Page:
A new teardown video investigates why joystick drift occurs in Dualsense and other controllers, and suggests that PS5’s analog sticks have an operating life of around 417 hours.
According to the video by popular tech channel iFixIt, DualSense uses the same off-the-shelf joystick hardware as many other platforms’ controllers, including PS4, Xbox One, Nintendo Switch and more.
Each of these platforms have also seen drifting issues occur for some users, with Switch Joy-Cons, Xbox controllers and now DualSense all facing class-action lawsuits over the issue in the US.
iFixIt notes that an information sheet from ALPS – the manufacturer of the joystick parts – reveals that the expected operation life for the sticks’ potentiometers is 2,000,000 cycles, while the center push function (when the stick is ‘clicked’ in) is 500,000 cycles.
According to iFixIt’s own analysis of Call of Duty: Warzone gameplay, this could translate to just 417 hours before the manufacturer’s operating life for the joystick parts is exceeded. However, this will vary based on the types of games played.
This means that if a PS5 player used their console for two hours a day, they would technically exceed their controller’s operation life expectation within 7 months.
The channel concludes that wear to the potentiometer, caused by general use, was the biggest reason for joystick drift. This is the same allegation made in the various class-action lawsuits.
However, iFixIt notes that continued use can also stretch the springs within the joystick unit which determine its neutral point, while contaminants such as dust can also cause drift.
Those experiencing drift have three options, the channel says: “fix it, either yourself or through an experienced tech; if it’s still under warranty you can send the controller to the manufacturer for a fix; or if neither of those are possible, you’re stuck buying a new one.”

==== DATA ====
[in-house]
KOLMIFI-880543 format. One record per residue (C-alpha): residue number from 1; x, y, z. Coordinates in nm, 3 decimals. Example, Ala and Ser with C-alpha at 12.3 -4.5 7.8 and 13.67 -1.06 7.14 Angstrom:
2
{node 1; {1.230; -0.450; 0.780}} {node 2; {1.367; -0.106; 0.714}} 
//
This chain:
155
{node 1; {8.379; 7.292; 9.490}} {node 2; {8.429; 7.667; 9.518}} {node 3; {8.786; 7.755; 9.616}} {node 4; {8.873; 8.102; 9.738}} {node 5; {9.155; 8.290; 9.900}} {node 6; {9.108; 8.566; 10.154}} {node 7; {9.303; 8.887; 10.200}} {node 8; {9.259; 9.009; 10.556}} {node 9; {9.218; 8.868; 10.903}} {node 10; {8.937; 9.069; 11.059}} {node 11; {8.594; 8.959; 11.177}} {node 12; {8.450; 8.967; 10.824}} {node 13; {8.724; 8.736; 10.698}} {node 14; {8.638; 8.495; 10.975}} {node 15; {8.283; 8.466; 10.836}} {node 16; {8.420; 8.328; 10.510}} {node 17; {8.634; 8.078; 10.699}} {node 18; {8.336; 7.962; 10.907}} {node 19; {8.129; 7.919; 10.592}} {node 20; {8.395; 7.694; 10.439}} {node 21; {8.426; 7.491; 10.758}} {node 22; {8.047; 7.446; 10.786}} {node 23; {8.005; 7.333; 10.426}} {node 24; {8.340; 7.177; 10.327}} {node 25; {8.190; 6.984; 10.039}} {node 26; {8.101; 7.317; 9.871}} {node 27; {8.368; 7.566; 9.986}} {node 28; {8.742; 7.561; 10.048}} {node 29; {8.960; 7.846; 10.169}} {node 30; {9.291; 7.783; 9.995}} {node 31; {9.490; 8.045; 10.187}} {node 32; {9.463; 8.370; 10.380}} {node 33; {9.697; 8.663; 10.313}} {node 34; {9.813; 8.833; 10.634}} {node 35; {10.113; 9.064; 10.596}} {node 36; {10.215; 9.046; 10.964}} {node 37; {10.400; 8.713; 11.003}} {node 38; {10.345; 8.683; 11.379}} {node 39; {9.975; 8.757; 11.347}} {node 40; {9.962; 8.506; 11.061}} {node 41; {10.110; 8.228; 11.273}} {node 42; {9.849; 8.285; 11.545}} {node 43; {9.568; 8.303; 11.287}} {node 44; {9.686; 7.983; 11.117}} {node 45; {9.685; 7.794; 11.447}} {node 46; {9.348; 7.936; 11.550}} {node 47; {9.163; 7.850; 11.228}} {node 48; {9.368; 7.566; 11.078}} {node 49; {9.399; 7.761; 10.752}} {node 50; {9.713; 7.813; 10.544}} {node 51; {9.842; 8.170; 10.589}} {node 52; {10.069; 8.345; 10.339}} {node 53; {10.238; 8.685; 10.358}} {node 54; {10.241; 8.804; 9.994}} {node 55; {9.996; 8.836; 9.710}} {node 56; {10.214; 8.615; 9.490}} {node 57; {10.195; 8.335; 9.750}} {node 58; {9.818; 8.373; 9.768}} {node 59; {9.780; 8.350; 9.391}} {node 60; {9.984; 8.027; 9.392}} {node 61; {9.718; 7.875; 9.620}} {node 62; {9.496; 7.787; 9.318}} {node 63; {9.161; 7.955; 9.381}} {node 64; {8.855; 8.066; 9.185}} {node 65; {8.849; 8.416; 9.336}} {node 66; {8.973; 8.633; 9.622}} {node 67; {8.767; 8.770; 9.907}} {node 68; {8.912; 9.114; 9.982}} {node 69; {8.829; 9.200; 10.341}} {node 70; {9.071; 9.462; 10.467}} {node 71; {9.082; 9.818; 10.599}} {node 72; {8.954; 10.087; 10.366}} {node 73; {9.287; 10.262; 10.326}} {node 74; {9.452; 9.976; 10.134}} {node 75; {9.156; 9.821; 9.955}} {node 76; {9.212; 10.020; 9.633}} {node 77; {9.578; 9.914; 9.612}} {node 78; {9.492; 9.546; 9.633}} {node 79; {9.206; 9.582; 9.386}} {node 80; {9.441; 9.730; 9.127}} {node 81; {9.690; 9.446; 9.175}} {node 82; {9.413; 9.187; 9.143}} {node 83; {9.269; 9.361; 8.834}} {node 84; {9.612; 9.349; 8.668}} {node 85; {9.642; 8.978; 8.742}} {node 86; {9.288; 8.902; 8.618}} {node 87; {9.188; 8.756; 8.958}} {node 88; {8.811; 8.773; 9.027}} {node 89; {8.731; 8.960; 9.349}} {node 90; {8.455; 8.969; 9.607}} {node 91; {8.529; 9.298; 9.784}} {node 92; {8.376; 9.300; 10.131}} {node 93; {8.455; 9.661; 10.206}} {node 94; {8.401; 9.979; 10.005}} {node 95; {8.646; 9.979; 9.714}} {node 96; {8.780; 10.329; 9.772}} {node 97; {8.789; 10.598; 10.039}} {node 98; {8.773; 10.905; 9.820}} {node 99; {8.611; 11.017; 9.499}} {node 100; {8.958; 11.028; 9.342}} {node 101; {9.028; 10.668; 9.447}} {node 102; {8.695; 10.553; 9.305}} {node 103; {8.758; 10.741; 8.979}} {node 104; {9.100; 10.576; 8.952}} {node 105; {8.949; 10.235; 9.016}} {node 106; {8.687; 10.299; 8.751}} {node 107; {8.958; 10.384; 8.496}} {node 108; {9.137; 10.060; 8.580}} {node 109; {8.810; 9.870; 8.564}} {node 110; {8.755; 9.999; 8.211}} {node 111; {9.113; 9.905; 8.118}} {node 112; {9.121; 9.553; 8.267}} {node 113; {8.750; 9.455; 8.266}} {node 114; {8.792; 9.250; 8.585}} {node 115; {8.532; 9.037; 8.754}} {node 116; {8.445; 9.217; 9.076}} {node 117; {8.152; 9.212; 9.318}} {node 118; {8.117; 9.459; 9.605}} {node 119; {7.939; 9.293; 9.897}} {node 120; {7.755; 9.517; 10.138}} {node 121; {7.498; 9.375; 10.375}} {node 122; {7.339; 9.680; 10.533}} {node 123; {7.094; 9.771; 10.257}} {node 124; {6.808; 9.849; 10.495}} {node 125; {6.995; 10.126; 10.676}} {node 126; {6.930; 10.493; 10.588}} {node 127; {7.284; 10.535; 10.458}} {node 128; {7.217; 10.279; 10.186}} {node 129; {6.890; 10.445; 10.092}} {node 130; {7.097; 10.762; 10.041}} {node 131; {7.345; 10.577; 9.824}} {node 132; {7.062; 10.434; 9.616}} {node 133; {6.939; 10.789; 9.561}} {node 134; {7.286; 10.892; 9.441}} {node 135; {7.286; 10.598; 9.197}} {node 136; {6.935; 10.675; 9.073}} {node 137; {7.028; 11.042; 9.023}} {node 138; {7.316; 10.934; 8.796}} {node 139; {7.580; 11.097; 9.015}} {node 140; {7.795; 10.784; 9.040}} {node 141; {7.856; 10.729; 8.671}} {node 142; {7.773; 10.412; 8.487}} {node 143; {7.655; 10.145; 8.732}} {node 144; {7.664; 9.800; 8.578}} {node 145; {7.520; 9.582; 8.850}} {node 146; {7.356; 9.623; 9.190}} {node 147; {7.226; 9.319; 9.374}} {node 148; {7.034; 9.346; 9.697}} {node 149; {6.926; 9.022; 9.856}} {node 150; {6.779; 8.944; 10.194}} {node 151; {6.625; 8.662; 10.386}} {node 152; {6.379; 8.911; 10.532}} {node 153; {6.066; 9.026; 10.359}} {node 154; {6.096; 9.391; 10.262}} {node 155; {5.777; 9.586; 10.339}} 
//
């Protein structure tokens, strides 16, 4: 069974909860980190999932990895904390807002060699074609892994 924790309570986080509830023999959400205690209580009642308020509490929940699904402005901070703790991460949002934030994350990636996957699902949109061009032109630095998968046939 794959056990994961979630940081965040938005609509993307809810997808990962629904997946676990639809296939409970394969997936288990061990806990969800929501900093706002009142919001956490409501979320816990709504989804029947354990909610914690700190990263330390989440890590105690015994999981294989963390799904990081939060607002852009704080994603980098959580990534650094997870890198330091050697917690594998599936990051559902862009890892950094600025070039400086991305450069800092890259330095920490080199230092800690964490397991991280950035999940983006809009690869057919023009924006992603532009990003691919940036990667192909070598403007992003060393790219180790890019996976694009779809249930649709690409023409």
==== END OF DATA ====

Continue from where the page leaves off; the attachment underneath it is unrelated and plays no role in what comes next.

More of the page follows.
It said: “After this research, it’s bizarre to us that console makers don’t consider joysticks to be consumable parts and design them to be easily replaced.
“No device rated for a finite number of actions, especially one that lives next to so much contamination and takes so much abuse, can maintain perfect performance forever.”
Recent drifting controller lawsuits alleged that Sony, Microsoft and Nintendo are aware of drifting issues within their controllers and accuse them of deceptive practices by continuing to sell controllers that develop the defect.
Microsoft recently issued fresh statements calling for its lawsuit to be taken out of the courtroom by compelling arbitration, which would see the disputes resolved by an impartial adjudicator.
In March 2020, the United States District Court for the Western District of Washington compelled Nintendo’s case to arbitration, although it also rejected Nintendo’s bid to dismiss the case.
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